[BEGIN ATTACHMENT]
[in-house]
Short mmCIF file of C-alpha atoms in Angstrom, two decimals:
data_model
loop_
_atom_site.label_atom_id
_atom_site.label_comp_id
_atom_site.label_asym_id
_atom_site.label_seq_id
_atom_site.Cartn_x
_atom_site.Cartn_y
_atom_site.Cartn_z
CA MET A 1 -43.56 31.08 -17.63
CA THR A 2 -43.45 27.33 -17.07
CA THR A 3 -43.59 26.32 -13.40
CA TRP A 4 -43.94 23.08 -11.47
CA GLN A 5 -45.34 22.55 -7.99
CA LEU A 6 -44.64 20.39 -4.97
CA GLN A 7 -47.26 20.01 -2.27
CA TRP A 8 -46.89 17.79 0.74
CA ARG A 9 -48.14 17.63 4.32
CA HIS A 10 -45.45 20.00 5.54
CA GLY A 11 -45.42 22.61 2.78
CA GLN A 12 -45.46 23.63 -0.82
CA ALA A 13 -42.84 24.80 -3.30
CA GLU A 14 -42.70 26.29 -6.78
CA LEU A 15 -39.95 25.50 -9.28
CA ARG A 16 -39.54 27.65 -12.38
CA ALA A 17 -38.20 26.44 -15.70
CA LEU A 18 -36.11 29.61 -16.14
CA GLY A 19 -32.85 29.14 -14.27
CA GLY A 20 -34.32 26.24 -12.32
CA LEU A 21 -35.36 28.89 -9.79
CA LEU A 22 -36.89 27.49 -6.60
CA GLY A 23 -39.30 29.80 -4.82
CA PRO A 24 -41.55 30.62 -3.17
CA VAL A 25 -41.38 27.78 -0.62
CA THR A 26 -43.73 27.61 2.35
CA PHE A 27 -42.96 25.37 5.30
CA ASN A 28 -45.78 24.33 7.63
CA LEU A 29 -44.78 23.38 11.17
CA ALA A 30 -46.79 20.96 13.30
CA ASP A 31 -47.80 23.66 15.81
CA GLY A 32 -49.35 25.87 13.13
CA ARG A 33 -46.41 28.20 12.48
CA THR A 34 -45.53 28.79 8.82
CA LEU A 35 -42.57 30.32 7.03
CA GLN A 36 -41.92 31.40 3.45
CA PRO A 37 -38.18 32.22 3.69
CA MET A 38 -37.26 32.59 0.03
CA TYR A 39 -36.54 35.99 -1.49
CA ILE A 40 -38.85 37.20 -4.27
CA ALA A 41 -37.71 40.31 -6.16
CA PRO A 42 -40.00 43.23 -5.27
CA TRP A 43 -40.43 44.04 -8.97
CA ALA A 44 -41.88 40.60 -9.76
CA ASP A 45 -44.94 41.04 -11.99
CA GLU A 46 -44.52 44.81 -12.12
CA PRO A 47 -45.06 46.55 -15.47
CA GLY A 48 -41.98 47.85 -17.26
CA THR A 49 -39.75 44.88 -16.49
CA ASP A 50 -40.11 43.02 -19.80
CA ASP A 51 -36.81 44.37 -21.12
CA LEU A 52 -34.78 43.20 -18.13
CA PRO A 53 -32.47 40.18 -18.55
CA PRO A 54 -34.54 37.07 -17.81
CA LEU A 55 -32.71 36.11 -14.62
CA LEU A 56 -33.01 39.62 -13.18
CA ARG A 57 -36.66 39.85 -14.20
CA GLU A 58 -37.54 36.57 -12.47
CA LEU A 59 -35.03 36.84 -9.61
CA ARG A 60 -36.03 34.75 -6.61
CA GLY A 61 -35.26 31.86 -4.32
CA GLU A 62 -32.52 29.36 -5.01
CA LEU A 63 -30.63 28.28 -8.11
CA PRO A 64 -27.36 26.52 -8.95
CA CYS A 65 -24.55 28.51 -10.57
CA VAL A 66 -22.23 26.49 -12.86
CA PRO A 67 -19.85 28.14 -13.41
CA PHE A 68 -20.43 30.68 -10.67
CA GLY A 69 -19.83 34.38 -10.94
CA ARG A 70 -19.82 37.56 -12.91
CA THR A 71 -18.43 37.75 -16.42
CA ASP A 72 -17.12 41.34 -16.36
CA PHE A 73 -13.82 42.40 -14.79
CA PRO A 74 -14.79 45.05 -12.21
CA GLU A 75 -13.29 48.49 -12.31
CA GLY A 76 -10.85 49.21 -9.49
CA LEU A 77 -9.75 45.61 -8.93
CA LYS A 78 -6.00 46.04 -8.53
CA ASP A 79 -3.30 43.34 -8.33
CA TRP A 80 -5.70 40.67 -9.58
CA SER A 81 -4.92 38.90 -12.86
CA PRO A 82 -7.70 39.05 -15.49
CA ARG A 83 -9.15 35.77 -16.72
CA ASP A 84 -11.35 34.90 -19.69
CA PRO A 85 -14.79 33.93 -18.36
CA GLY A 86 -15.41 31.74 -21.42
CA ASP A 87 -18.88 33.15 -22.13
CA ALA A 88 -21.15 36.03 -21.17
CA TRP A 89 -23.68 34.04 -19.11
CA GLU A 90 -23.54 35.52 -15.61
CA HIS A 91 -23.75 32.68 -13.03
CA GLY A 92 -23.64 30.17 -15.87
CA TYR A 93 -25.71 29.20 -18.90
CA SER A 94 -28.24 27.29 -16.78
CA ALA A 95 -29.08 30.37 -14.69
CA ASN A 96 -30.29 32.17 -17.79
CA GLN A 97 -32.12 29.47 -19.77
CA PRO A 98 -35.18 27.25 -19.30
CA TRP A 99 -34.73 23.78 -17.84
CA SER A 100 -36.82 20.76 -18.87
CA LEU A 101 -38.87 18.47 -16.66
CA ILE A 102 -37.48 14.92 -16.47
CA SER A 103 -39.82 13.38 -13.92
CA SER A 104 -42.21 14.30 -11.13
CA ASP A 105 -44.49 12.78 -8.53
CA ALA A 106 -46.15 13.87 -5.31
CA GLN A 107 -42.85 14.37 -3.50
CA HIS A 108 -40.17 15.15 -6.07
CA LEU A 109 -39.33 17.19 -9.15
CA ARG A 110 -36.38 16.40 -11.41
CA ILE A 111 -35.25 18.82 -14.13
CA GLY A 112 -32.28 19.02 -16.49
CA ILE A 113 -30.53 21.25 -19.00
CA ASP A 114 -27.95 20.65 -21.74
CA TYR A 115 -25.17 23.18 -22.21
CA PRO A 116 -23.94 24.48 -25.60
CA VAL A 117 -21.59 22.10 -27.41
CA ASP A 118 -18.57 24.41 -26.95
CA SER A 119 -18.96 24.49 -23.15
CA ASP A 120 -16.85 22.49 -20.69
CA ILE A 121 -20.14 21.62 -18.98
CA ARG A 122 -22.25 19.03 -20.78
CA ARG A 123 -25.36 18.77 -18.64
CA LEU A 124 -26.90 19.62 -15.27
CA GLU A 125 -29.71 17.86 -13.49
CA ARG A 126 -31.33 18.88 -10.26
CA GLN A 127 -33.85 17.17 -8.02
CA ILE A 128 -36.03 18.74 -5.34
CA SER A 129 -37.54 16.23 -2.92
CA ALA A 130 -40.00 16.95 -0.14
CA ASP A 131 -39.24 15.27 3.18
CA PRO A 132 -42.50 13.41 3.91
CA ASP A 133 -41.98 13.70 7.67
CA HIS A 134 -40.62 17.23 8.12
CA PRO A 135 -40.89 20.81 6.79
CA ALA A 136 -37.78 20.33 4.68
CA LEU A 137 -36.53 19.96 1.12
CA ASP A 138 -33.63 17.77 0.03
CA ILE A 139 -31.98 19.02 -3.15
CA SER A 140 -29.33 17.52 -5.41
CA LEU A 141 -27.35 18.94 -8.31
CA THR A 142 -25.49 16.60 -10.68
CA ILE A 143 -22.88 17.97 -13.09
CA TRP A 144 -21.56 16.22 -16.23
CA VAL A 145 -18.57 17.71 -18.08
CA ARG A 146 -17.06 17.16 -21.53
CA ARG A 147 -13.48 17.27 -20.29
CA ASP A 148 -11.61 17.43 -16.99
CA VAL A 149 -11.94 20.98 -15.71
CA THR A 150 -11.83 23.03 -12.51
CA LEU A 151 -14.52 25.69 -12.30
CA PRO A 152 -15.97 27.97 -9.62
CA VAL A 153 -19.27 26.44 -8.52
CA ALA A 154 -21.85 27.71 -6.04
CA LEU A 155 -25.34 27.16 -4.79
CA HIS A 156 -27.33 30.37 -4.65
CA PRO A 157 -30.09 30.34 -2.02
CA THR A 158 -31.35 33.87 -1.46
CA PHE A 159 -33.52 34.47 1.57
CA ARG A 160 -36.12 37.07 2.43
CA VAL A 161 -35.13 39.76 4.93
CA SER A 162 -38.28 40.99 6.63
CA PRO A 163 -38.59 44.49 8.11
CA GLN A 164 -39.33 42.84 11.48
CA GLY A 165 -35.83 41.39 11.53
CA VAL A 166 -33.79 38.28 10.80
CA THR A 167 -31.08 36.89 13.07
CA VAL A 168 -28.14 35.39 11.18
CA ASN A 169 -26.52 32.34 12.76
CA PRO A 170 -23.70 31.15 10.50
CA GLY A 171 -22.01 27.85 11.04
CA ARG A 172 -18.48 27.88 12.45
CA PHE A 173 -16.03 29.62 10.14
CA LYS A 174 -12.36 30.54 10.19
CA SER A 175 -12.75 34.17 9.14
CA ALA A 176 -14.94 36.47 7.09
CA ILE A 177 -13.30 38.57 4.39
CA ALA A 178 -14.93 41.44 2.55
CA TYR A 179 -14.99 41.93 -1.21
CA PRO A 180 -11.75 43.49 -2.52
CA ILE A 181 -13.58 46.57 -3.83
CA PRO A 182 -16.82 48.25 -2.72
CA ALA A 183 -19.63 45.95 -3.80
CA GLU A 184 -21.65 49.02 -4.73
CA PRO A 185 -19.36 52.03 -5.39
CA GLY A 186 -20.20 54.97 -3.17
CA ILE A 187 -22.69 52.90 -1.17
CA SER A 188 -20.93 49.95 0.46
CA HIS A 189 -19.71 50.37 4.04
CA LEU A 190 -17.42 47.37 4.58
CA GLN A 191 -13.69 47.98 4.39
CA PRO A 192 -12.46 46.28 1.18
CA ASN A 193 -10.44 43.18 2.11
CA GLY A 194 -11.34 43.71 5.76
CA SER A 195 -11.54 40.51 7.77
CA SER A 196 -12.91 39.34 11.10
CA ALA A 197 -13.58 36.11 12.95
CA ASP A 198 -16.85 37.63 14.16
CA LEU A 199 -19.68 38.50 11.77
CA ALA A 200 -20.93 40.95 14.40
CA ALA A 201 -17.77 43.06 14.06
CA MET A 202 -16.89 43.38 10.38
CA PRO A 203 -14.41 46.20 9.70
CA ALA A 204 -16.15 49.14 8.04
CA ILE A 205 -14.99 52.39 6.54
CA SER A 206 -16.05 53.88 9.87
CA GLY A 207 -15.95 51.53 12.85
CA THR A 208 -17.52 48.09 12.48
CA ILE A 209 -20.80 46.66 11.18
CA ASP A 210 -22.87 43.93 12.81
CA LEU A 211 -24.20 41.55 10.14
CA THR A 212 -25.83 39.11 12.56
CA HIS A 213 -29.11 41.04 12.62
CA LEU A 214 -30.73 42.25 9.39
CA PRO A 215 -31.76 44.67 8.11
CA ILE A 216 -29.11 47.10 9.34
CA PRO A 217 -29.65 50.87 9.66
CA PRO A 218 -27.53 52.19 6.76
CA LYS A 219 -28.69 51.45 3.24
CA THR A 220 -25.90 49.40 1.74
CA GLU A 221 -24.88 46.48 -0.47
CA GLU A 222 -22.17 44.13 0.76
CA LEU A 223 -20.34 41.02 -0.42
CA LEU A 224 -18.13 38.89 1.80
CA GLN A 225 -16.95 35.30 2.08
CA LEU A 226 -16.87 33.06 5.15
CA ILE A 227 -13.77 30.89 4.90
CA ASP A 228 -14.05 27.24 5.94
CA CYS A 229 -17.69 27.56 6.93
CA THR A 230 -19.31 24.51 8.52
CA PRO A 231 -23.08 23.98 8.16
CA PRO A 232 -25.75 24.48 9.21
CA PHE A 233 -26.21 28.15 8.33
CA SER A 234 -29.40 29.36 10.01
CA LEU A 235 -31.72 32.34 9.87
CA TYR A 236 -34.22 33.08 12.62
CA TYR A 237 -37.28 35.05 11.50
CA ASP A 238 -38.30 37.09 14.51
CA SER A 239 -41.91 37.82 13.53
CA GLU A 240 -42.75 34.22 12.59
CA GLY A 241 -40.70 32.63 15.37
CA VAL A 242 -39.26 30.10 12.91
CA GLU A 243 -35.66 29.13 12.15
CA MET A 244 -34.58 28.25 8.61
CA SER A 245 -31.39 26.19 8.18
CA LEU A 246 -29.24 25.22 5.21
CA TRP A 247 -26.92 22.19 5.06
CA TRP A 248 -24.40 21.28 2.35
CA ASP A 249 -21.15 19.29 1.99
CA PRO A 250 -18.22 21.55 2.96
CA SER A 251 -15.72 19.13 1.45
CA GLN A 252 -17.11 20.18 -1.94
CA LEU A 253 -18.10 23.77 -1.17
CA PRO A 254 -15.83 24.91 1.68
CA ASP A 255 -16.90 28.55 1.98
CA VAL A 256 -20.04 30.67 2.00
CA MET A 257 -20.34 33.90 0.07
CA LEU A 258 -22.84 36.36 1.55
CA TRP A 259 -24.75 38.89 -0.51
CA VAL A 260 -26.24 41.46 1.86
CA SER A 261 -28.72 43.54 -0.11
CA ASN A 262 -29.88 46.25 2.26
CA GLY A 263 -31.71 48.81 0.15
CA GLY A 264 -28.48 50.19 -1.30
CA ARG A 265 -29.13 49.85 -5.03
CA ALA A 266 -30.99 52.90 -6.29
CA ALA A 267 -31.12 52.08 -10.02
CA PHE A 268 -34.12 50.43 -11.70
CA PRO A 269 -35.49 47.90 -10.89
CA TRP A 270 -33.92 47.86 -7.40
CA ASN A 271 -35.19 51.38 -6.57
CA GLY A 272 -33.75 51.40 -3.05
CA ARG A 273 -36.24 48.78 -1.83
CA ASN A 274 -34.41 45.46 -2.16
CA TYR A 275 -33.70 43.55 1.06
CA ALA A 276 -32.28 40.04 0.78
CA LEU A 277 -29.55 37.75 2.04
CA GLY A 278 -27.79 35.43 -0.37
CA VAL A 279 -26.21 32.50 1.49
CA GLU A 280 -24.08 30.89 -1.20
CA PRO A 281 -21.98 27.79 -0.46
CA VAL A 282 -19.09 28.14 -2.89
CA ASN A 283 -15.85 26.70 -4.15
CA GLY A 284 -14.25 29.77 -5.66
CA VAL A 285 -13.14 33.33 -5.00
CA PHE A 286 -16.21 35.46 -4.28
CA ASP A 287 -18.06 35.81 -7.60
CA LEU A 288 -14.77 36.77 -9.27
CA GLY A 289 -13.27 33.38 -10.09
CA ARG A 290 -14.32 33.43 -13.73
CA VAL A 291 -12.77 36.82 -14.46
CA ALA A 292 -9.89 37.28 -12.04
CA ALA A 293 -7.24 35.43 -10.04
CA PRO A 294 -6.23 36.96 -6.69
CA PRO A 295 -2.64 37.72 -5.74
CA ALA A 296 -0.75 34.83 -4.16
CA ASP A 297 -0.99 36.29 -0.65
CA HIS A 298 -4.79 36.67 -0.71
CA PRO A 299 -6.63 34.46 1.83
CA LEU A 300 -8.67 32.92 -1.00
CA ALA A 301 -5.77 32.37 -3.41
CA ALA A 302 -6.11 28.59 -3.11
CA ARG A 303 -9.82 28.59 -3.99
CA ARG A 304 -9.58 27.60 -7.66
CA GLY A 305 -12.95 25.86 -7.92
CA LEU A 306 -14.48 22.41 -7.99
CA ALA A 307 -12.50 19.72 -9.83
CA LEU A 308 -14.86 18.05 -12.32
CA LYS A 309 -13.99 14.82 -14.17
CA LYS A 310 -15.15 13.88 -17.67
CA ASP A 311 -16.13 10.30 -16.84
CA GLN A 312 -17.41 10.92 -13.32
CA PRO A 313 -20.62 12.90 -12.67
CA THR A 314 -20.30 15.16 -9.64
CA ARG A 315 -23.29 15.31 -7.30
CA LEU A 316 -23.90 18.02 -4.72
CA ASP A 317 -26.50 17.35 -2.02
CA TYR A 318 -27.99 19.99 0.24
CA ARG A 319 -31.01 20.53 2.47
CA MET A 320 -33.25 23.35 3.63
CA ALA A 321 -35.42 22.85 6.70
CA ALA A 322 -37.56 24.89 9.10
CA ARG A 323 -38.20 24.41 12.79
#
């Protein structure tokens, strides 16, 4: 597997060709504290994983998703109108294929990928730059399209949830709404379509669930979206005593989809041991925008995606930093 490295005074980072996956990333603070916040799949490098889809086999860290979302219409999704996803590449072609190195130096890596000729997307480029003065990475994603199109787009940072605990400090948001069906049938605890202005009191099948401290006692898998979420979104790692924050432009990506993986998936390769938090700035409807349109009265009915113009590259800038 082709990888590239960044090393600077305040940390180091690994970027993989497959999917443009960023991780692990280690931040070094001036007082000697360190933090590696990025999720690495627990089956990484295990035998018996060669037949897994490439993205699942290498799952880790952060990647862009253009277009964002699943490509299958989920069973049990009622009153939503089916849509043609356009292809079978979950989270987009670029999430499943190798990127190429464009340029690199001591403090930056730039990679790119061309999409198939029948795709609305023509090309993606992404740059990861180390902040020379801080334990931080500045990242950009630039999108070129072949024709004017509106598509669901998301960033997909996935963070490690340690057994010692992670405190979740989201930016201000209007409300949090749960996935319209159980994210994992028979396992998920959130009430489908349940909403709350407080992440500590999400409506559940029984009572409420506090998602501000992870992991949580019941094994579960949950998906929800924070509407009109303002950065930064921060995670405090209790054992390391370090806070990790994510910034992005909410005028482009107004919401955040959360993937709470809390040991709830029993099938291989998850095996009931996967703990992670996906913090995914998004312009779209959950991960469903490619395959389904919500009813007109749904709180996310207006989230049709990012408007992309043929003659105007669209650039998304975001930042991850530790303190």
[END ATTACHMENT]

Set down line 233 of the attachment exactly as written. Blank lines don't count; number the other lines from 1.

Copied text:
CA GLU A 222 -22.17 44.13 0.76